2CC Breakfast - interview with Mark Parton

Canberra

Transcript, E&OE, proof only

Subjects: Syria, Fiji

25 February 2014

MARK PARTON: I'm pleased to say that my guest this morning is the Minister for Foreign Affairs Julie Bishop who joins me on the line right now. Good morning.

JULIE BISHOP: Good morning. How are you today?

MARK PARTON: Excellent. Thanks for coming on this morning, appreciate your time. I wanted to start off by talking Syria which as far as I'm concerned is one of the biggest humanitarian crises which is facing this planet at the moment. Some of the things that are going on in this place just blow your mind and I know you've, well, as Foreign Minister been able to see so much of the human carnage. It's shocking isn't it?

JULIE BISHOP: It is appalling, it's one of the worst humanitarian disasters in living memory. But Australia is able to play a significant part on the international stage because we're a temporary member of the Security Council in addition to the five permanent members, and recently we've been able to assist in the negotiation of a resolution, in fact we co-authored the resolution – and worked with other Security Council members to secure its passage which will send a really strong signal to the Syrian regime. It's about tackling this humanitarian crisis with the aim of making a difference for the people of Syria who are suffering so much.

MARK PARTON: And so it makes demands like that the Syrian regime must cease deliberate attacks including through aerial bombing and the use of barrel bombs against the Syrian people, to end sieges that have trapped more than a quarter million civilians and end the use of starvation as a weapon of war and to facilitate access for humanitarian assistance including across conflict lines in border areas. It's wonderful stuff. It's all there on paper. Is it going to make a skerrick of difference?

JULIE BISHOP: Well it does send a very strong signal to the Syrian regime because it was adopted by all of the permanent members which includes China and Russia and that's important.

You mention some of the actions that it demands be ceased, the one particularly on aerial bombing is so very important because of this reference to barrel bombs. These are improvised explosive devices used by the Syrian air force. They are literally barrels filled with explosives and dropped from helicopters and they have an utterly devastating impact.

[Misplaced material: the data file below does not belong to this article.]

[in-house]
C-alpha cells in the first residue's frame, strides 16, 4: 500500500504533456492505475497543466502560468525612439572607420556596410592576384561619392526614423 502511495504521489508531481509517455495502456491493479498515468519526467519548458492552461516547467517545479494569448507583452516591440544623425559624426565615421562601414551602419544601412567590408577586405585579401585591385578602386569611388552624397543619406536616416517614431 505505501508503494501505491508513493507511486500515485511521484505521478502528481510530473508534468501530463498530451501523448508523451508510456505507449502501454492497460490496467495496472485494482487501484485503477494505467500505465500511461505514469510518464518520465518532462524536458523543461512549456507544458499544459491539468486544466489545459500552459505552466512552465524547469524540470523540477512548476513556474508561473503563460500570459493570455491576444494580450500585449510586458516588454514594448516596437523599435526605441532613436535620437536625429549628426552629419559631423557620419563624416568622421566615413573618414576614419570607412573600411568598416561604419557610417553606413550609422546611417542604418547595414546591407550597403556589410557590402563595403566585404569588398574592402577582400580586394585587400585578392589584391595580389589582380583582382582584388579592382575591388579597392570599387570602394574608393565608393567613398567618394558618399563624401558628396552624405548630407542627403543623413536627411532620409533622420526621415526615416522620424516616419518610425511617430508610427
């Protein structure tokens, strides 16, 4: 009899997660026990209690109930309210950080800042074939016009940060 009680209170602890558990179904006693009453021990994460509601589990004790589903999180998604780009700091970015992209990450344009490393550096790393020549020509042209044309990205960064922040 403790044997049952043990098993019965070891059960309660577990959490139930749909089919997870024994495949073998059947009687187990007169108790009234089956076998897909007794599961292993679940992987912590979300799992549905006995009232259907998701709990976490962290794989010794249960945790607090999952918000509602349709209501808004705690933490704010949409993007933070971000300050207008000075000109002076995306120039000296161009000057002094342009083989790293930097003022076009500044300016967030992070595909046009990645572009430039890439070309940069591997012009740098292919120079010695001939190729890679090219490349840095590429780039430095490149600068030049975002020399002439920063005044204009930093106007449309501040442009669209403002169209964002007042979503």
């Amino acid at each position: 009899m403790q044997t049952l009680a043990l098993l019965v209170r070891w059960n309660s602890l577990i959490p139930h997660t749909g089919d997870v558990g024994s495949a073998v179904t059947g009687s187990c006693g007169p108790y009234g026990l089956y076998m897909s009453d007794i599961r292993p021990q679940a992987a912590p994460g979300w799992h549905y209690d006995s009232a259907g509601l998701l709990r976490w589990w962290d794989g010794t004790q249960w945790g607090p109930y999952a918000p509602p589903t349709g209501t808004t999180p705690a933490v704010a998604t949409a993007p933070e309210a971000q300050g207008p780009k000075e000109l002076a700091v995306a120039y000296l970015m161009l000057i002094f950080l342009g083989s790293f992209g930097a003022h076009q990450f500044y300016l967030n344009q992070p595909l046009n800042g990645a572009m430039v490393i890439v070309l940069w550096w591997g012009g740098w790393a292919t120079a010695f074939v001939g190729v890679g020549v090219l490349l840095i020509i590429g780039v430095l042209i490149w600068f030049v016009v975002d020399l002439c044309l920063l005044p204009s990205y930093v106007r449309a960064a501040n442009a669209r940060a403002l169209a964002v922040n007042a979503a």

And so we're calling for the end to these kind of bombings, calling for the seizures to be lifted so that the civilians can be freed, and really importantly, giving access for United Nations agencies to deliver humanitarian assistance.

So we have co-authored this resolution, we've managed to get all members of the Security Council to agree to it and you might know that there's been differences between a number of the actors on the Security Council over Syria and I think this is a step forward. But as you say the question now is how we manage to put this into effect.

MARK PARTON: And indeed if it doesn't…

JULIE BISHOP: We'll be watching very closely to see that the Syrian regime complies with these demands because it is a Security Council resolution.

MARK PARTON: And so what if they don't? Because I don't think they will and I don't think you believe they will.

JULIE BISHOP: Well in fact because Russia is Syria's most significant backer and because Russia has joined in this resolution, I do have some hope that the Syrian regime will see that it must act, otherwise it will be utterly and absolutely condemned by the international community including Russia which has been to date its biggest backer.

MARK PARTON: Okay. We've had so much of a discussion in this country about queue jumpers, about boat people and your man Scott Morrison by the looks has succeeded in stopping the boats. We haven't had one for 70-days odd. When are we as a nation going to turn our attention to Syria and open our doors to more people there that are seeking asylum? Because these people if there are any genuine refugees in the world, that's where they are.